Residents watch as firefighters battle a structure fire that destroyed two vacant houses in their Detroit neighborhood. Intentional fires in vacant homes is a huge problem in the city. ©2013 James Edward Bates
Thieves steal manhole covers for scrap metal in Detroit, leaving dangerous obstacles throughout the city. ©2013 James Edward Bates
Detroit youth play a game of hoops near the site of the abandoned Fischer automotive plant (not the building in the background) on May 11, 2013. ©2013 James Edward Bates
The City of Detroit, Michigan, filed for Chapter 9 bankruptcy protection today, seeking to shield itself from creditors, as reported by Detroit Free Press on Thursday. The Motor City is estimated to have debts between $18 billion and $20 billion, making it the largest city to file bankruptcy in American history.
Feeling bankruptcy was inevitable for Detroit, I spent some time in the city in May of this year to try to get a feel for the challenges facing Detroit and her residents. What I found were a lot of blighted industrial and residential areas. There are lots of empty buildings, many of them relics from the automotive industry in deplorable, unsecure conditions. Some are clearly hazardous and easily accessible for children and youth to explore or vandalize.
During my brief time in Detroit, I found kids doing what kids do best, playing with their friends. I found residents taking care of their yards and spending time with their families. I also found the previously mentioned abandoned buildings and countless abandoned residential properties. Many of them had been burned out or completely burned down. In fact, while I was photographing the long abandoned Packard Automotive plant, a fire engine passed, sirens blaring, as firefighters responded to a call. After a few minutes, my curiosity got the best of me and I began driving in the direction the fire truck had gone. It didn't take long for me to discover a huge plume of smoke in the distant sky. Within about five minutes, I arrived at a structure fire of two abandoned houses situated side-by-side.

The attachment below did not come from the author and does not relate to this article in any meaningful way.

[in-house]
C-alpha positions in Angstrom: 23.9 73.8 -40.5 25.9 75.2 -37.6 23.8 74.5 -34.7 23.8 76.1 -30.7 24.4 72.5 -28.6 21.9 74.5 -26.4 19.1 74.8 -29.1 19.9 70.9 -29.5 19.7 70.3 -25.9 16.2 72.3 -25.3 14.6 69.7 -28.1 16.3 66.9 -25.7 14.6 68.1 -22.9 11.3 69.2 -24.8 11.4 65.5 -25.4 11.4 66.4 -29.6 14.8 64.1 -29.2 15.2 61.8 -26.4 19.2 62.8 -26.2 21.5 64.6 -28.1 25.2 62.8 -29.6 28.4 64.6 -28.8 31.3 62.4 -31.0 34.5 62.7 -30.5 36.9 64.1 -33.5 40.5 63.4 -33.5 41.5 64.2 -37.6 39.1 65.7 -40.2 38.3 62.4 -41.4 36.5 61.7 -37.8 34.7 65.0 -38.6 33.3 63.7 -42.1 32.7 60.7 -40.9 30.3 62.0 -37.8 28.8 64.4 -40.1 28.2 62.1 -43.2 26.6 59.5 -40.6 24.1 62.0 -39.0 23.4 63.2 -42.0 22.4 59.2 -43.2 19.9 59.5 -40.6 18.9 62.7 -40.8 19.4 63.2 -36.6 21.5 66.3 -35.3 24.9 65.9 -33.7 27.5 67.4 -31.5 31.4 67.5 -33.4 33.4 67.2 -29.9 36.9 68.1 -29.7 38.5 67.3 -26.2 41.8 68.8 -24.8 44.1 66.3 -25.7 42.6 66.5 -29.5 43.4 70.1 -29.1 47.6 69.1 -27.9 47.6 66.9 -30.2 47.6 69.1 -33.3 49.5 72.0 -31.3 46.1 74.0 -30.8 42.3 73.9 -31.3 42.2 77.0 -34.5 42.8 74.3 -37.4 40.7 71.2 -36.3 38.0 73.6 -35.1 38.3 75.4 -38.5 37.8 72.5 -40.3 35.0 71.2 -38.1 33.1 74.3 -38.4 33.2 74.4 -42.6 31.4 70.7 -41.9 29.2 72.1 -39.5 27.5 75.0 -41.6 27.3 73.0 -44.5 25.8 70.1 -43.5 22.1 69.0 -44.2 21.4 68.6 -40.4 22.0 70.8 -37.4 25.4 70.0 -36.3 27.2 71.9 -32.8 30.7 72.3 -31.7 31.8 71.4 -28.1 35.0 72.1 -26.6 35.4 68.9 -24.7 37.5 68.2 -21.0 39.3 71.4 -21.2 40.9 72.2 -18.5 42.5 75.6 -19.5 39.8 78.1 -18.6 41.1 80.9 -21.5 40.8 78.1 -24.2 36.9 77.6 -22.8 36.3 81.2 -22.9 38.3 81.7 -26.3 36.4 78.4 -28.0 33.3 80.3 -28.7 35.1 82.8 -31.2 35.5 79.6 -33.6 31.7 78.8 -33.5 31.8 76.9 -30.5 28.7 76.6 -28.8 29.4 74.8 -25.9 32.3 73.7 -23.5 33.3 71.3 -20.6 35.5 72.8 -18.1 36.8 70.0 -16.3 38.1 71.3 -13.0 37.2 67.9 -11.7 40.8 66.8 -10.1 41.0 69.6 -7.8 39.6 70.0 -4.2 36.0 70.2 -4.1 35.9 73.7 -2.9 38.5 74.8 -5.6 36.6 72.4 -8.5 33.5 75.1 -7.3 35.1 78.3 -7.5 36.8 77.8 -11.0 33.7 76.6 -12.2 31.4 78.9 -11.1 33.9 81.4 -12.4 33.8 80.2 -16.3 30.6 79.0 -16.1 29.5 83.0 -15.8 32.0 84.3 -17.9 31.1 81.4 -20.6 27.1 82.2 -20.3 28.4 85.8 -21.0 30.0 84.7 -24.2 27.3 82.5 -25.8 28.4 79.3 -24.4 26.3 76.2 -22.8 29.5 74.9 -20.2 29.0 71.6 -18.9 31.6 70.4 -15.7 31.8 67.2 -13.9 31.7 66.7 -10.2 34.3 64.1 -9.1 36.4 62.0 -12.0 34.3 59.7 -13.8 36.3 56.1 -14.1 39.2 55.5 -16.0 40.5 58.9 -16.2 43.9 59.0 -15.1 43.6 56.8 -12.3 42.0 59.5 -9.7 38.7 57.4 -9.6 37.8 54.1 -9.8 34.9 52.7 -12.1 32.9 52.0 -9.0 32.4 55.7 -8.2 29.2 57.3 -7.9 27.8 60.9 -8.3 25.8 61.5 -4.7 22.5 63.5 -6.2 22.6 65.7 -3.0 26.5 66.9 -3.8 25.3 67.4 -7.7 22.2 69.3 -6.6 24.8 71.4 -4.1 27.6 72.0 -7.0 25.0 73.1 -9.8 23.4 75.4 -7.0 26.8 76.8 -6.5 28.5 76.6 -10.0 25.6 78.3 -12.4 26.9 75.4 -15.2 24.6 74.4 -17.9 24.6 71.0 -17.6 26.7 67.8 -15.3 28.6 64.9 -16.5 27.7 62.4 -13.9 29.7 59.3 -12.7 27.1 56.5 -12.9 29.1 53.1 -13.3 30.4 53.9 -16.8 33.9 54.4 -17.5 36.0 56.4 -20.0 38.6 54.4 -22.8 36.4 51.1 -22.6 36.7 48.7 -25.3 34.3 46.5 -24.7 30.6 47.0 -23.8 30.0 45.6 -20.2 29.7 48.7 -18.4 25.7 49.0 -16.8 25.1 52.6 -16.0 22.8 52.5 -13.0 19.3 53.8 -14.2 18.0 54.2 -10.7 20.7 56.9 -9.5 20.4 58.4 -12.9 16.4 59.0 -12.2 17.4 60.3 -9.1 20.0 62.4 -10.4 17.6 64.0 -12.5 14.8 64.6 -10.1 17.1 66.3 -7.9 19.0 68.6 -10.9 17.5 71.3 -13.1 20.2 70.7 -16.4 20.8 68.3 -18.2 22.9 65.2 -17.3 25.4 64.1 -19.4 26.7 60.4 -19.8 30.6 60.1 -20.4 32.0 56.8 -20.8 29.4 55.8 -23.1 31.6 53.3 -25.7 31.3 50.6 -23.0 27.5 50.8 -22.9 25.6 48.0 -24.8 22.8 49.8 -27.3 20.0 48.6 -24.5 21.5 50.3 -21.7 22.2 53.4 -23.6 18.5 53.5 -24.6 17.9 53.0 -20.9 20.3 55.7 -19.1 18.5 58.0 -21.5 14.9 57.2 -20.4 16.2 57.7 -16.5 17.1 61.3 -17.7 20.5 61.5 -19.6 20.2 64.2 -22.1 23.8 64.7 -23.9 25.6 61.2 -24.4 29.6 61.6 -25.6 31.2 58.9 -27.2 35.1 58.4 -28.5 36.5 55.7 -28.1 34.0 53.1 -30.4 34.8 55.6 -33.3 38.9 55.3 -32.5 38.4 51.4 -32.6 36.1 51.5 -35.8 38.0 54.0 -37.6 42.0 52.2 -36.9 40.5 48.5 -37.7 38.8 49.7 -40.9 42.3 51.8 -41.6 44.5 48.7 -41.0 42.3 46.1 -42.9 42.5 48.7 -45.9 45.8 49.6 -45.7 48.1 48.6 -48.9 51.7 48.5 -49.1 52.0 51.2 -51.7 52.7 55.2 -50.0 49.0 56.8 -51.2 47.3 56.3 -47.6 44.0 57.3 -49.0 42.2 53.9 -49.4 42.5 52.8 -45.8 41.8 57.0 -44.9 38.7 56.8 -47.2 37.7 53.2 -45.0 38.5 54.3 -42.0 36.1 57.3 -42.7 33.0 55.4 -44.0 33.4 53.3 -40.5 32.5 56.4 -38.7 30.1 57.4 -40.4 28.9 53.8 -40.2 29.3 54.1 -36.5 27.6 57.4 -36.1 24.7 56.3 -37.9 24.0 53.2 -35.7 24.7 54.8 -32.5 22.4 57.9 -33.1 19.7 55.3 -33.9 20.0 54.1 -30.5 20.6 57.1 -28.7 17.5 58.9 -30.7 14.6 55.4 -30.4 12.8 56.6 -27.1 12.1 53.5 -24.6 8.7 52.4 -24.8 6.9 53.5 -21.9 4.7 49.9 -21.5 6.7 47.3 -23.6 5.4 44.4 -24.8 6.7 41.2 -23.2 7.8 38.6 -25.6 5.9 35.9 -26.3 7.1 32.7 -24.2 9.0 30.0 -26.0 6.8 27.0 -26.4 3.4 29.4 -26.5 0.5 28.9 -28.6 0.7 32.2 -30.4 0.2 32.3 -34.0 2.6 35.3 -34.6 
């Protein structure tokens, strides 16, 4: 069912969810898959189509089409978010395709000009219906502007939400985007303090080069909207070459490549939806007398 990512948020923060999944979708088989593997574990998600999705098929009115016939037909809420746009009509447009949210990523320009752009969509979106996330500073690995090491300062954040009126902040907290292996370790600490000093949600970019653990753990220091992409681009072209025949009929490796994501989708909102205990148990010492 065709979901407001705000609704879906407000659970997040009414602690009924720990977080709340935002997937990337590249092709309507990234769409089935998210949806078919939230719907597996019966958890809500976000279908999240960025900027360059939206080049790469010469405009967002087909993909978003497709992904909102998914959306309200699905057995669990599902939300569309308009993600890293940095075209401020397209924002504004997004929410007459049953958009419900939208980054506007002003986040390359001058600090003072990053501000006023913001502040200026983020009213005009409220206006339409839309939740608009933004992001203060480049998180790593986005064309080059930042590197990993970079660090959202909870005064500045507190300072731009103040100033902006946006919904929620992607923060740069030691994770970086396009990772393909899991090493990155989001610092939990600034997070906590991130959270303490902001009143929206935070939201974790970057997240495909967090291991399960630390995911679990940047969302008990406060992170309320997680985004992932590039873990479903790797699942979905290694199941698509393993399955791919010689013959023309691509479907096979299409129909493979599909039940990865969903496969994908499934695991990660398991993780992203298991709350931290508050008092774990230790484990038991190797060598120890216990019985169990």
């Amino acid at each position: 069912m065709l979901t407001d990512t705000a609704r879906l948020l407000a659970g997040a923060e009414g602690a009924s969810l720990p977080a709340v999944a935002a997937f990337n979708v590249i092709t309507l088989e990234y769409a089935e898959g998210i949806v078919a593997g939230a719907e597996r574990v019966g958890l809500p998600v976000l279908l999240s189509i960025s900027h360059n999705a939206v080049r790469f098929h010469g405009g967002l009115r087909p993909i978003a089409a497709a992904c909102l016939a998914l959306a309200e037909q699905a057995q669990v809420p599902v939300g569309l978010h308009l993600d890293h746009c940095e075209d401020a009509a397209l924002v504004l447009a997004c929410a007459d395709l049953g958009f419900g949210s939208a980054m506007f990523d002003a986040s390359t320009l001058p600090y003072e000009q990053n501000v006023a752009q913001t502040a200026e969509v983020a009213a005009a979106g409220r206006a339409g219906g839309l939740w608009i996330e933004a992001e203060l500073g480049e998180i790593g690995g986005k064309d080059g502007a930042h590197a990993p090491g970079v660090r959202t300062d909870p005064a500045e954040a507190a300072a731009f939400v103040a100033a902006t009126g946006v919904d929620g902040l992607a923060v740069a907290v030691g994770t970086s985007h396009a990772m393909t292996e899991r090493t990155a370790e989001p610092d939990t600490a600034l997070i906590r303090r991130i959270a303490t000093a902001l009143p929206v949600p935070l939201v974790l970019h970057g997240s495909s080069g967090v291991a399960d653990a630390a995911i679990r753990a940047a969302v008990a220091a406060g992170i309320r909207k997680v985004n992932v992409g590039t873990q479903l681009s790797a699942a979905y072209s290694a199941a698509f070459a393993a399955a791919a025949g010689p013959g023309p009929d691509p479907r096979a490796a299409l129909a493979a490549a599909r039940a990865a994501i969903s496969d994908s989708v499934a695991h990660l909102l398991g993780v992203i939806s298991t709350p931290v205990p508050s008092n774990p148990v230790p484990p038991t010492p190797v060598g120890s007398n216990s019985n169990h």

I captured a few frames with my camera and began speaking with residents who confirmed the reports I had already seen; that there had been a rash of abandoned properties torched. It really seemed common place to the folks I spoke with. Even the firefighters had a relaxed approach to the situation. I mean, they were doing their jobs, but you could tell this happened often.
As I began walking to my car, an elderly lady called to me from behind the screen door of her front porch. I walked over and introduced myself, learned that she was born in Detroit, but surprised to hear that her parents were born in Mississippi, where I am from and live. Having a connection, she began to speak freely of her disgust for the condition of her neighborhood and the city where she had lived her entire life. She was almost in tears. She didn't want to be photographed, but she wanted to talk.